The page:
2000s >> 2001 >> no-1163-june-2001

Greasy Pole: It’s Hattersley’s Party – Right? Or Wrong?

Roy Hattersley – or Lord Hattersley as we must call him since he left the Commons to become a Life Peer in 1997 – is a Nearly Man. He is among a large bunch of disconsolate political animals roaming the wastelands of frustrated ambition. Each of these animals at some time had hopes of leading their party, even of posing ecstatically on the front doorstep of Number Ten while the removal men took their furniture in through the back way. But something went wrong for them; perhaps they were outwitted by a slicker rival, or they unwisely upset someone influential or they lost their place in the queue because of an untimely death. Whatever the reason their hopes died and they had to find what consolation they could in writing their memoirs in the hope that someone would read about how they were cheated of the great prize or drowning their sorrows in floods of money from some lucrative City consultancy. And of course they can spend their time sniping at the people who had once been their party colleagues.

That last option has been favoured by Hattersley, who has used his weekly column in the Guardian to berate Blair’s government for their failure to transform British capitalism in such a way that a grateful electorate would be persuaded to return them to power at this election and the next and the next … As every Guardian reader knows, the paper acts as a kind of psychiatrist’s couch for disillusioned Labour supporters, who have found much of Hattersley’s criticisms to be therapeutic. So far none of the patients on the couch has asked him what responsibility he accepts for Labour’s dismal record and why, if he has so many reservations about that party, he remains a member of it.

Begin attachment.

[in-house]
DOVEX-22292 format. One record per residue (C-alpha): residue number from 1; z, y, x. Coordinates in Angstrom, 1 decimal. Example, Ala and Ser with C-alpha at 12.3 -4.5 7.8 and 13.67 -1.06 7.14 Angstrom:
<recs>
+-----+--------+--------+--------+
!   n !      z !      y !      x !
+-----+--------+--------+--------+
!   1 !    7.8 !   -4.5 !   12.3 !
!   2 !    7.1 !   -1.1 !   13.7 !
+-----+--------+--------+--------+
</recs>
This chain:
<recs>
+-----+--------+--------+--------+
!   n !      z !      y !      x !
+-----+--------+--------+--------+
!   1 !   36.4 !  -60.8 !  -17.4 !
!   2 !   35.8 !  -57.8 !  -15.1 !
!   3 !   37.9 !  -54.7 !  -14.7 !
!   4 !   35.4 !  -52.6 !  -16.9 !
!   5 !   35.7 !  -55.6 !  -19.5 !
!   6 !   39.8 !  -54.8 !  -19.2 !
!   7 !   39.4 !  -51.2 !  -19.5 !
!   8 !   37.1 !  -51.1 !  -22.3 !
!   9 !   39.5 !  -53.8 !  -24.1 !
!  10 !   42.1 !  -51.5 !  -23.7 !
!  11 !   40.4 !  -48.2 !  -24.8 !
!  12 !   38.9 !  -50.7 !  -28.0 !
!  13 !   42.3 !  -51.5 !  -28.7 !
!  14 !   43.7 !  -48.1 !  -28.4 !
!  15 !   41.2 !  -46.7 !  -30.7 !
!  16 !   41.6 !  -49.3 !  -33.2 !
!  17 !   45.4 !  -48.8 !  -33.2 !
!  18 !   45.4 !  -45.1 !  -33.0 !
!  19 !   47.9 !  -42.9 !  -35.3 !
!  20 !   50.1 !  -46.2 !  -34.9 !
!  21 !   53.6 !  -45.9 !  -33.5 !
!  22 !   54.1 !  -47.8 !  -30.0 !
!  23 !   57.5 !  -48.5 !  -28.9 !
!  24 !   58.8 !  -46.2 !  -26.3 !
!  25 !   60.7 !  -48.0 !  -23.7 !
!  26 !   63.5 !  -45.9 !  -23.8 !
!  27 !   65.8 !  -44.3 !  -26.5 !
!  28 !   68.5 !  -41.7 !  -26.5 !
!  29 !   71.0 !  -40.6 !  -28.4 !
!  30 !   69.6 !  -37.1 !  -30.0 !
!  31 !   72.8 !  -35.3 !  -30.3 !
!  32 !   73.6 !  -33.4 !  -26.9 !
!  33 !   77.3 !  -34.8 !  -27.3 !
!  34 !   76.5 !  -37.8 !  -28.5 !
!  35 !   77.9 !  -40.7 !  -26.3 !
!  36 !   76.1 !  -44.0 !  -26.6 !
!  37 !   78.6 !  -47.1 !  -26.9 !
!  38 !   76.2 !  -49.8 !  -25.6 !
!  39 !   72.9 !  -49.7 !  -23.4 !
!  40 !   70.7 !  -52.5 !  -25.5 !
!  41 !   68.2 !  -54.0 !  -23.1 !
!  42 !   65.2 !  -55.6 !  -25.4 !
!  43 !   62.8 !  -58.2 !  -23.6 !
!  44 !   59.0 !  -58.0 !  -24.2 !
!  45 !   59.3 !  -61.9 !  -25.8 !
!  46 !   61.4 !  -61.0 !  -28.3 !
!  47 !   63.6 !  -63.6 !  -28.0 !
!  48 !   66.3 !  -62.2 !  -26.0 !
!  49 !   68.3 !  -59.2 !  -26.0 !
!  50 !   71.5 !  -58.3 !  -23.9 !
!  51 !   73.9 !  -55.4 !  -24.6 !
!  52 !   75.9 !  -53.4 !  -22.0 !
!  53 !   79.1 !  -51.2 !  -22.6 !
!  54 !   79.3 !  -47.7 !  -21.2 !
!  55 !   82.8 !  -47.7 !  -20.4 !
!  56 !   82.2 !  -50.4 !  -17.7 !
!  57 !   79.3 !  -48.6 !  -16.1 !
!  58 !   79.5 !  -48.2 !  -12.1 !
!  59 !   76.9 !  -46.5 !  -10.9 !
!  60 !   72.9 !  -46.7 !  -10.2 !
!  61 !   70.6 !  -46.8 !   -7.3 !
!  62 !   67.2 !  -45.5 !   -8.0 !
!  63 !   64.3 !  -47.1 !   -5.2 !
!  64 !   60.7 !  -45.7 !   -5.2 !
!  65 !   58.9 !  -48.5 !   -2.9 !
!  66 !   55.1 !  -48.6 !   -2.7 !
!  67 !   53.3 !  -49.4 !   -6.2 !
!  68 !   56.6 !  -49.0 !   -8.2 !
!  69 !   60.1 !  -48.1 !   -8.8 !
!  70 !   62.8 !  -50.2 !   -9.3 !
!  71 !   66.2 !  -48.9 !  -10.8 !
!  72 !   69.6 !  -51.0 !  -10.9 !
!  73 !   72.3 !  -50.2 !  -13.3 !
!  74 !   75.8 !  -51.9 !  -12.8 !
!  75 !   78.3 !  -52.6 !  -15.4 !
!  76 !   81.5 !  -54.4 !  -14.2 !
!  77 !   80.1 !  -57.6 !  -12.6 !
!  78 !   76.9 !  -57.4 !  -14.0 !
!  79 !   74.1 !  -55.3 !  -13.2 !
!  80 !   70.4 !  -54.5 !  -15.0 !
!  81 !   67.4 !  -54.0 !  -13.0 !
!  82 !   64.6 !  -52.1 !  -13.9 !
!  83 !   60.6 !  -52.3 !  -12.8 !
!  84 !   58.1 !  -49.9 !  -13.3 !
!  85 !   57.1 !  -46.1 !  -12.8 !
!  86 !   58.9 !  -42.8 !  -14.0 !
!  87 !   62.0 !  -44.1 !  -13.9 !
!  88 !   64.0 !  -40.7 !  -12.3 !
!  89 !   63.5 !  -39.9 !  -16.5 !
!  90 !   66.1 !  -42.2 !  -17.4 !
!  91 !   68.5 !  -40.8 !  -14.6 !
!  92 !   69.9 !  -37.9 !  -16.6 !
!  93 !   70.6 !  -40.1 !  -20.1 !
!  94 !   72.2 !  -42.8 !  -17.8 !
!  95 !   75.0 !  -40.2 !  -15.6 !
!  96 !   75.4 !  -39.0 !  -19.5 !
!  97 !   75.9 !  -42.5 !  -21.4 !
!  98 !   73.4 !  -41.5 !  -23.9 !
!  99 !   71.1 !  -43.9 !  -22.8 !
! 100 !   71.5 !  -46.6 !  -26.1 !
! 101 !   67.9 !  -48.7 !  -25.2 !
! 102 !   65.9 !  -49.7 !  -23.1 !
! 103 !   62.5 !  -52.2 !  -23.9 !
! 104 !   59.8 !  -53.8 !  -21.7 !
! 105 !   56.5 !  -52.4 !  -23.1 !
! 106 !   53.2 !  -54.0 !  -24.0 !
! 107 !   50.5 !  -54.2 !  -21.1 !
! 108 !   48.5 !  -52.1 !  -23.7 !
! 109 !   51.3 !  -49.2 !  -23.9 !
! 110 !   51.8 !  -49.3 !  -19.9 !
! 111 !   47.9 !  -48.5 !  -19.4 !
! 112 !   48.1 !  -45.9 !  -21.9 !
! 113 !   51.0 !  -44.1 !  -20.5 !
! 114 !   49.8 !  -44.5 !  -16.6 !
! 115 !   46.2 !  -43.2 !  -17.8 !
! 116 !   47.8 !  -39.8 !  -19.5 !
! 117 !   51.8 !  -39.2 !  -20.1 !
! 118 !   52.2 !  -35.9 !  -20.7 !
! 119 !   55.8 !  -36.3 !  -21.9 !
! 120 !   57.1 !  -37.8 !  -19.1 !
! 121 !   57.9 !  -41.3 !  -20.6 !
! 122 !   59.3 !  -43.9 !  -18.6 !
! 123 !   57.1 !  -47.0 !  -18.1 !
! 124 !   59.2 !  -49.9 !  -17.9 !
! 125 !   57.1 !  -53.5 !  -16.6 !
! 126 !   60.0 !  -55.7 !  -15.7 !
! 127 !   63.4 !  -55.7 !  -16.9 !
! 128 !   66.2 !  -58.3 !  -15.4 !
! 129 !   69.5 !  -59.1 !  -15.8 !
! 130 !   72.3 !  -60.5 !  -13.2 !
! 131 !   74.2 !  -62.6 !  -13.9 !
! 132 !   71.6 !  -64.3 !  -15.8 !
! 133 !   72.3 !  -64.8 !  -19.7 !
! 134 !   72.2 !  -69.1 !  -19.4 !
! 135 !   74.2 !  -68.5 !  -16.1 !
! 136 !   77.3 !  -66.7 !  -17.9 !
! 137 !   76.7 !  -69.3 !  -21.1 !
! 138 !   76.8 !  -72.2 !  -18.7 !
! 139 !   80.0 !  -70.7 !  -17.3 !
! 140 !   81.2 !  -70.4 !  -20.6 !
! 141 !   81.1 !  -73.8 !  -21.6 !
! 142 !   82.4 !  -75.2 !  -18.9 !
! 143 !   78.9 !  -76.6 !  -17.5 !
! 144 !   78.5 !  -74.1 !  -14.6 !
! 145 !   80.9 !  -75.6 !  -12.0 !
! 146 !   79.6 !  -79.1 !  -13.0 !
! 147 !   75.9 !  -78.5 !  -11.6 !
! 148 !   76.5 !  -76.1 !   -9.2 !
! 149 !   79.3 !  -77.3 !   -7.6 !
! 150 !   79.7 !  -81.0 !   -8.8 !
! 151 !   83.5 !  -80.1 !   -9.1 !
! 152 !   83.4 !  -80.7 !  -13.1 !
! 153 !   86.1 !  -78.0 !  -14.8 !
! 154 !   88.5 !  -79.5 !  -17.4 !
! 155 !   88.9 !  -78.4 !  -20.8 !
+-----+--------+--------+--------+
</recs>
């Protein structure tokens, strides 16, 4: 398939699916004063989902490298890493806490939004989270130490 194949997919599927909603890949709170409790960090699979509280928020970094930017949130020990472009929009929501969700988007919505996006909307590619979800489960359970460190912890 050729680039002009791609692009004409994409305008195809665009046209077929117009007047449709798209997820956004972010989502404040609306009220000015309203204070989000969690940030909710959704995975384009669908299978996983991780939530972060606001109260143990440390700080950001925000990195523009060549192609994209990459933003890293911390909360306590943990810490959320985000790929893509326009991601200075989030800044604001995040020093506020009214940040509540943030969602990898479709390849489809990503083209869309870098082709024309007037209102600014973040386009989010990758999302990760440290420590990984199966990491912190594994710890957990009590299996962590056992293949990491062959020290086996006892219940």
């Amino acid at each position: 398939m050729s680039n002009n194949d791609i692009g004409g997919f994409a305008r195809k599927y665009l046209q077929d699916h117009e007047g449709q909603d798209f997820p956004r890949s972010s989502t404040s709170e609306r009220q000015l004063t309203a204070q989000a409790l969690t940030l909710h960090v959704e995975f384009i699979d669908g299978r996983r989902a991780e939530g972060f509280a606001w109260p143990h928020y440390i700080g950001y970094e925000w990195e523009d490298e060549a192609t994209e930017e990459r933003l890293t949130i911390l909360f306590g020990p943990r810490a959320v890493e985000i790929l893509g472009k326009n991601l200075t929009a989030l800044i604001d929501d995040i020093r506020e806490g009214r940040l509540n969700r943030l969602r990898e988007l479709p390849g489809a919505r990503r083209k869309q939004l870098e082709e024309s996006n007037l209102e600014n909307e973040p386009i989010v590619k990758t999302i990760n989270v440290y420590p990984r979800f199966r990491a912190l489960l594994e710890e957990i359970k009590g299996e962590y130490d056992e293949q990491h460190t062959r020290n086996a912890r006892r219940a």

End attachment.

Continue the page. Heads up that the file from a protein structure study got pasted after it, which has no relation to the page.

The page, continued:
Perhaps in anticipation of that question, Hattersley devoted his column on 7 May to explaining that, in spite of everything “It’s still my party right or wrong”. The piece did full justice to its dogmatic title because it was a feeble meander through a landscape of false logic and transparent excuses:

“Am I still what I would once call ‘a Labour man’ because of sentiment, the comfort that comes from imagined familiarity, or because the Tories are so much worse? … Sentiment is certainly part of the explanation … If I had no better reason for hoping for a Labour victory on June 7, I would want Tony Blair back in Downing Street because he leads my tribe … despite all its pathetic timidity and its current admiration for the values of a meretricious society, it remains the best prospect of building a new society – one day.”

Bemused Labour supporters – and earnest Guardian readers – may not rate that very highly as a convincing case for misusing their political power to change society by voting to leave it as it is. They may also wonder how, after destroying one after another the arguments for voting Labour, Hattersley can still be so tortuously agile as to support the party. Perhaps that is something you learn through being a Nearly Man.

Hattersley cut his political teeth on the Sheffield City Council and got into Parliament for Birmingham Sparkbrook in 1964. Those were great days for Labour and all those who were suckers for the type of deception so deftly practised by Harold Wilson. He had it all worked out; through sheer brain power his party would master-mind a technological expansion which would dramatically increase productivity and they would then plan it all so as to abolish the very elements of capitalist economy. It did not take long for capitalism to see off that spasm of deceit, by proving that its essential anarchy was more powerful than any political party’s intention to plan it into order.

This experience did not shake Hattersley’s confidence that one day Labour would be there to usher in a new society. His response to that government’s difficulties was to decide that what was needed was a new leader. In that way he busied himself trying to replace Wilson with some other, equally unpromising, charlatan. In July 1966 he backed George Brown, which was not an entirely wise choice in view of Brown’s unstable temperament and his tendency to attract much unwelcome media attention through being tired and emotional in public. There was also Brown’s habit, when he felt slighted, of offering to resign from the government. When one of these offers was accepted – probably to Brown’s astonishment – Hattersley switched his support to Roy Jenkins, whose liking for a drink was rather more civilised than Brown’s since his taste was for fine sherry and claret consumed in exclusive company.